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It’ll also say a bit more if you tap into it:


And then you can swipe down and see the “factors” that contribute to this, including that nap time:


If you tap on the nap, it’ll list details about it here too:


I guess to me this seems pretty limited. Since my not-so-personal range is 7hrs 50 mins, and the min/max it’ll ever show is 7hrs to 9hrs, we’re basically talking about a feature that’ll fluctuate a mere 1-hour. It’s essentially going to tell me the same thing every day. It doesn’t really seem like there’s anything personal about it. It’s not looking at my years of past sleep data, or sleep HRV data, or sleep phase data, or really anything to figure out what might be best for me. It’s just telling me to sleep 7-9 hours.

In any event, going to something that is cooler, is the HRV tracking. This is the same feature that’s been on Garmin’s higher-end devices over the past 16 months or so. Within the Garmin world, this will automatically track your heart rate variability levels each night while you sleep, but does require 19 nights before it starts giving you the ‘Balanced’ type message below (it will immediately show you the exact values each night however).

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Next, once you’ve woken up from all this sleep tracking, you’ll get your Morning Report. This too was introduced on various other Garmin devices over the past year, and it’s now finally arrived on the Vivoactive series series. The Morning Report has quickly become the favored feature of many Garmin users, and is the first thing you’ll see when you wake up. It can show a customized list of different widgets, including your sleep, HRV status, calendar items, weather, and more. You can also shut it off if you don’t want it.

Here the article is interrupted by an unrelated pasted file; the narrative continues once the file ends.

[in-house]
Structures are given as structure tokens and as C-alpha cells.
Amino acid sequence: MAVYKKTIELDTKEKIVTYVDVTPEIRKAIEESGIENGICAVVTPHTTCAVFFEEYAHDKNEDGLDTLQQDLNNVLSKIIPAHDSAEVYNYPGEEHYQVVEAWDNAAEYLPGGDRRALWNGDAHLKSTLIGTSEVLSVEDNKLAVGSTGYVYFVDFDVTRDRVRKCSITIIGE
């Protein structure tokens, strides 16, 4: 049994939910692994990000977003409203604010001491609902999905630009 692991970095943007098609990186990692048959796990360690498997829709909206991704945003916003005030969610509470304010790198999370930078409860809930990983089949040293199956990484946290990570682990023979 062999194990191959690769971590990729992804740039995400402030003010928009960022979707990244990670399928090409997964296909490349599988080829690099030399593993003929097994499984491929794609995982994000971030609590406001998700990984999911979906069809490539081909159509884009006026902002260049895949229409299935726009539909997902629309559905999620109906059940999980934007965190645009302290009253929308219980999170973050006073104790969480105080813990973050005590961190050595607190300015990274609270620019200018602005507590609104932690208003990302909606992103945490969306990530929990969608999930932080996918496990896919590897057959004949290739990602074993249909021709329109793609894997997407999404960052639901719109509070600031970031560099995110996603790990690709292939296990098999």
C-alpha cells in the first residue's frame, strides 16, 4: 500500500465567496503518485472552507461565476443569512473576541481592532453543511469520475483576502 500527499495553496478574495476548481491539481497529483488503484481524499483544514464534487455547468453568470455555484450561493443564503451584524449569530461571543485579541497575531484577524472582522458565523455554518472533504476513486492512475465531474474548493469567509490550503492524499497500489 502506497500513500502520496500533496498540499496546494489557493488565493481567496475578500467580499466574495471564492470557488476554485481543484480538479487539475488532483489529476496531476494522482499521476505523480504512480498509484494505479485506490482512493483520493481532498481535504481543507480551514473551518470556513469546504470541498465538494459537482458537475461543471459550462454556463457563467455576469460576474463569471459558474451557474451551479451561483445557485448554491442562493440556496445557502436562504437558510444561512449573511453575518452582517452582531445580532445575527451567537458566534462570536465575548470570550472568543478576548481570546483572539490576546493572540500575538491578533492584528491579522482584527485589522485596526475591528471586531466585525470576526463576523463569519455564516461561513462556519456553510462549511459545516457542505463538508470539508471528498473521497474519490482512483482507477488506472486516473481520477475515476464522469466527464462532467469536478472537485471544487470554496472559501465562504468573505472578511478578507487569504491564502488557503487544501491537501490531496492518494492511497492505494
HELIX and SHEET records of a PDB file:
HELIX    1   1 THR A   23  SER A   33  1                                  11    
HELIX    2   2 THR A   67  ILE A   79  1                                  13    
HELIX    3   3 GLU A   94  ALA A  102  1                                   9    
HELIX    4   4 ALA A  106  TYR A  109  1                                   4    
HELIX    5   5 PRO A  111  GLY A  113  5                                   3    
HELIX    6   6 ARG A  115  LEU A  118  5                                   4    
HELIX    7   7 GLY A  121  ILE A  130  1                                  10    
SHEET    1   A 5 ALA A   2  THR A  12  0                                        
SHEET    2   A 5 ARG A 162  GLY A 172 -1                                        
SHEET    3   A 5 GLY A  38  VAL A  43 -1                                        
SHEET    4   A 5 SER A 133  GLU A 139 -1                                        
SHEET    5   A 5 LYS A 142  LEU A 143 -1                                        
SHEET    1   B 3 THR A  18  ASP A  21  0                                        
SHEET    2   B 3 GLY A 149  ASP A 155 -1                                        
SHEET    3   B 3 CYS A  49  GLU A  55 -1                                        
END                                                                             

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Note that you don’t quite get as much customization as you would on a Forerunner or Fenix watch, mainly because those added features don’t exist. For example, you can’t see Daily Workout suggestions, as that doesn’t exist on the Vivoactive 5.

Now in addition to the morning summaries, there’s also the evening summary, officially known as “Daily Summary”, which shows 2 hours before your configured bed time. This is basically a short recap of the day, albeit, all it’s ever told me is that today was a ‘Workout Day’. Eventually I’ll have a non-workout day. Albeit, it never once showed for me, which is kinda odd. Note that like Morning Report, these are optional features you can turn off if you want to. It’s located under Settings > Notifications & Alerts > Health & Wellness > Daily Summary.

Finally, the Vivoactive 5 displays smartphone notifications, as well as calendar notifications. Here’s an example of a smartphone notification:


Even more notable is that if on Android, you can both respond with text replies as well as see photos/images sent to your phone. Unfortunately, on iOS, Apple disallows responding to text messages from non-Apple watches, as well as disallows 3rd party devices from seeing photo data from text messages. Thus, Garmin’s hands are tied there.

With that, let’s dig a bit deeper in the watch.

Sports Usage: